Dorset, 1935. Stationmaster Ted has never cared much for romance. Occupied with ensuring England’s most beautiful railway runs on time, love has always felt like a comparatively trivial matter. Yet when he meets Annie Galbraith on the 8.42 train to Lynford, he can’t help but instantly fall for her.
But when the railway is forced to close and a terrible accident occurs within the station grounds, Ted finds his job and any hope of a relationship with Annie hanging in the balance…
Present day. Recovering from heartbreak after a disastrous marriage, Tilly decides to escape from the bustling capital and move to Dorset to stay with her dad, Ken.
When Ken convinces Tilly to help with the restoration of the old railway, she discovers a diary hidden in the old ticket office. Tilly is soon swept up in Ted’s story, and the fateful accident that changed his life forever.
But an encounter with an enigmatic stranger takes Tilly by surprise, and she can’t help but feel a connection with Ted’s story in the past…
I have a little and rather embarrassing confession to make. Although I have a couple of Kathleen’s books on my mountainous ‘To Be Read’ mountain, I haven’t actually read one yet. Well judging by how much I enjoyed reading ‘The Stationmaster’s Daughter’, I can guarantee that her books will not be on that mountain for much longer. I thoroughly enjoyed reading ‘The Stationmaster’s Daughter’ but more about that in a bit.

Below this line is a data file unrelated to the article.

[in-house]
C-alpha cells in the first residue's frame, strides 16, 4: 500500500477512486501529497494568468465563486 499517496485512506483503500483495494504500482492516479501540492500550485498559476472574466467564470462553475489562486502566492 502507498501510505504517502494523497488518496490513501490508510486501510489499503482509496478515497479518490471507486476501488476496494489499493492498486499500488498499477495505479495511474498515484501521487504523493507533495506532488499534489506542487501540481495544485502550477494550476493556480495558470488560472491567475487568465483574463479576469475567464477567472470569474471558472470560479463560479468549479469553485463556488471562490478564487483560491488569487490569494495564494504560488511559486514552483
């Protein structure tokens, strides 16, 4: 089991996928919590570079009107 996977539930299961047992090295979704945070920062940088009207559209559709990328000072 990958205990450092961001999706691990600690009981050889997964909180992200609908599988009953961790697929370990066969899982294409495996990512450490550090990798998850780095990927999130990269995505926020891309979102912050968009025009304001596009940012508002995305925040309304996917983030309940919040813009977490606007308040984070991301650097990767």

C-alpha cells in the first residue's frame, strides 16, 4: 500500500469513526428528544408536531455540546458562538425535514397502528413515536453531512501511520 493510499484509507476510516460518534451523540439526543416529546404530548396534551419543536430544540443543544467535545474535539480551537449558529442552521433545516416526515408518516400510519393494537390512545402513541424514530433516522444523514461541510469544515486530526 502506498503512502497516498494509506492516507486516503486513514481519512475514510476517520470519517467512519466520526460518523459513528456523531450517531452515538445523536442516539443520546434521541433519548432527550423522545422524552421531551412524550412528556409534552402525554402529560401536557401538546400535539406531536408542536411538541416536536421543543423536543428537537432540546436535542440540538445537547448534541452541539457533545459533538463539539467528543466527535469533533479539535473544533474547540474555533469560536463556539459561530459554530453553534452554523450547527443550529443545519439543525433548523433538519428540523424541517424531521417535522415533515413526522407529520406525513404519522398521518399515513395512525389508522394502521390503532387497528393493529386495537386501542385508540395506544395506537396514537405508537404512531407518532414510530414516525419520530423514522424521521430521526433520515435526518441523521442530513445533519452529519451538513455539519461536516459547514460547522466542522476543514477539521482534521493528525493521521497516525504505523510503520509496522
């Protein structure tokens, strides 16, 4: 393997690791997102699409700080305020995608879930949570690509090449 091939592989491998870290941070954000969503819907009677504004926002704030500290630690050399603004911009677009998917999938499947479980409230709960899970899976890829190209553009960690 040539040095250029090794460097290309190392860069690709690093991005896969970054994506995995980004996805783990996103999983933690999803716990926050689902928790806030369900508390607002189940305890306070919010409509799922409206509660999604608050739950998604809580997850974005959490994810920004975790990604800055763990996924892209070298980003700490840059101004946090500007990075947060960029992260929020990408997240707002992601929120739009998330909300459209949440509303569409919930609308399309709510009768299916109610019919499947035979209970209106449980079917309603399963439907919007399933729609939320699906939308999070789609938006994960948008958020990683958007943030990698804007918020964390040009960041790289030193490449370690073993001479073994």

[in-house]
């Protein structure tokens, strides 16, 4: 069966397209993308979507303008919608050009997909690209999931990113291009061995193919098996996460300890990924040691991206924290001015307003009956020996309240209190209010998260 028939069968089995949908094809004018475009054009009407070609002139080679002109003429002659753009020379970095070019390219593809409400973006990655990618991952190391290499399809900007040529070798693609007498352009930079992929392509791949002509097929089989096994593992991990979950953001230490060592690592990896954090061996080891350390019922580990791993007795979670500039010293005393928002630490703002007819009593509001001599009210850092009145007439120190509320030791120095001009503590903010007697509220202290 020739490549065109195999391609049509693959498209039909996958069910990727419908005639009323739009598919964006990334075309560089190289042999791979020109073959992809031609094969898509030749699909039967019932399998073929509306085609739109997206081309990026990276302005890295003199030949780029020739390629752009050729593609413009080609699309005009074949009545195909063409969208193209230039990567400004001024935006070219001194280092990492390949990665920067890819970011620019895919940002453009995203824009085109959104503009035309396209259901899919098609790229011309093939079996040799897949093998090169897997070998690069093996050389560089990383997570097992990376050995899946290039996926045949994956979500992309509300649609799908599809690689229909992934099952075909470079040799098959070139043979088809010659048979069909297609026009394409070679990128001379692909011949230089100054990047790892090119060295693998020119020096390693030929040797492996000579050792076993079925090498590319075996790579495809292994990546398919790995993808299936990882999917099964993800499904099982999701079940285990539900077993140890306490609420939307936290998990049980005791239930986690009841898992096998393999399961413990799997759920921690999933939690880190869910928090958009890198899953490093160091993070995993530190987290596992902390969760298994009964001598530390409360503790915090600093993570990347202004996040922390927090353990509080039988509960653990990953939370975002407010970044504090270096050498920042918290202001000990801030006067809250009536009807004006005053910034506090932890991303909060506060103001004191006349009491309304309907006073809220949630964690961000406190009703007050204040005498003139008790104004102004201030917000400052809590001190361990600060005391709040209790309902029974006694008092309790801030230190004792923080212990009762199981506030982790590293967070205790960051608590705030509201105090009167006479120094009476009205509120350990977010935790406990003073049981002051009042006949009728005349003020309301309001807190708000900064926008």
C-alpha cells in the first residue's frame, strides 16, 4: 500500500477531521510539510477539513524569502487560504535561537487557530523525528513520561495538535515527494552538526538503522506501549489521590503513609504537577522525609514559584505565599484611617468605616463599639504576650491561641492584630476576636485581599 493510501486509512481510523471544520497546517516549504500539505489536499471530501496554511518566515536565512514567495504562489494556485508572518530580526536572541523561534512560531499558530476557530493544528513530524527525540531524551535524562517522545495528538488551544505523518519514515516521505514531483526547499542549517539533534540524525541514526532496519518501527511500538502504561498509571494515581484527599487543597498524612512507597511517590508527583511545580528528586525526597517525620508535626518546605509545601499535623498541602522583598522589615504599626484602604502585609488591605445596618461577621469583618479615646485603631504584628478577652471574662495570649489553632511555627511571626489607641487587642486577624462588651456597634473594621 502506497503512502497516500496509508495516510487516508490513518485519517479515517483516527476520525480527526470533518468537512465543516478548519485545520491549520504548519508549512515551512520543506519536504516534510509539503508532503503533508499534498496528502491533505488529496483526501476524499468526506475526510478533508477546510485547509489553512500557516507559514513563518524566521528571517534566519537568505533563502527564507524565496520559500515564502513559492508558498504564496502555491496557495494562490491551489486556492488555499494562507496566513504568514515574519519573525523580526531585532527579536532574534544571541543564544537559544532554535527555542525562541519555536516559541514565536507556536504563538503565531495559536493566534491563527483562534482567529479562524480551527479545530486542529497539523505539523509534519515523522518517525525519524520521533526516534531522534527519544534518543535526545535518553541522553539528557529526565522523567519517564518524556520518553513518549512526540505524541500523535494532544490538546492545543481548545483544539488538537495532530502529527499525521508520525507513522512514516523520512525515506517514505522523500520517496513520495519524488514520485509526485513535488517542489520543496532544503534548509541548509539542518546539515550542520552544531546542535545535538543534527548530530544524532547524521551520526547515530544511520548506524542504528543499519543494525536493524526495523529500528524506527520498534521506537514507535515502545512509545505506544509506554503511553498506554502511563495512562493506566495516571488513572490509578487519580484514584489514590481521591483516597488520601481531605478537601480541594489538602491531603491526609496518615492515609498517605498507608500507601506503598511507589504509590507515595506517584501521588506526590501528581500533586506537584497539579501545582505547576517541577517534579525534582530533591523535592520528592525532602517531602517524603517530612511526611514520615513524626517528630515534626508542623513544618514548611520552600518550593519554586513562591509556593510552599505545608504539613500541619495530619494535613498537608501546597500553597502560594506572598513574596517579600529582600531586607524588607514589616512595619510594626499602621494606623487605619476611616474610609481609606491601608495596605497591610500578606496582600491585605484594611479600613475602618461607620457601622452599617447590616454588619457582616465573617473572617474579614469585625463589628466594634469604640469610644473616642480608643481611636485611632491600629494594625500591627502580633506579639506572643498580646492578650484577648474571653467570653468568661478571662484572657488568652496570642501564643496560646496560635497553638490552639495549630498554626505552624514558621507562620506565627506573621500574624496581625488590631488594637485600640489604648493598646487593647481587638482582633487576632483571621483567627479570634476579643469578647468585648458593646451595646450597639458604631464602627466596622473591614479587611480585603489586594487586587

There are two main characters in this book. Ted, whose story mainly takes place in the past and Tilly, whose story mainly takes place in the present. I have to be honest and say that it took quite a while for me to warm to Ted. Even after having read the book, I can’t say that I like him. He is a stationmaster in his forties, who comes across as a lonely sort of person. He has a sister, a niece and two nephews. His work is his life and he doesn’t really have anything outside of work. I think that Ted would have liked to have got married and then had a family but it hasn’t happened. One day, his life starts to brighten up when he spots a young lady, who is extremely attractive and he develops a crush on her. To start with he does nothing about his crush but after a bit of encouragement from his sister, he decides to do something about approaching her and initiating a conversation with her. Has Ted found the love of his life? What does fate have in store for Ted? Well for the answers to that question and more you are just going to have to read the book for yourselves to find out as I am not going to tell you. I couldn’t help but take to Tilly from the first moment I met her. When the story begins, Tilly is at her lowest ebb, for reasons which are unclear to start with. As the story progresses, little snippets of information are dropped into the story that begin to explain things. The way her behaviour is explained leads me to believe that she has suffered a nervous breakdown. How do I know? Well I can’t claim to be a psychiatric nurse but I have been in a similar position to Tilly in that I had a nervous breakdown whilst at work. Years and years worth of depression and anxiety built up and then exploded in spectacular fashion. Anyway enough about me. Tilly is desperate to have a child, but for one reason and another her earlier pregnancies don’t go further than about 12 weeks. I really could have swung for Tilly’s then husband because he moreorless blamed her and he assumed that something she had done led to losing the baby. I haven’t had a baby but I do know how desperate people can be to have a big family but for one reason and another it just ain’t happening. Nobody can make Tilly feel worse than Tilly makes herself. She carries around an awful amount of guilt with her. Will Tilly find the happiness that she deserves? Will Tilly rebuild her life? Well for the answers to those questions and more you are just going to have to read the book for yourselves to find out as I am not going to tell you.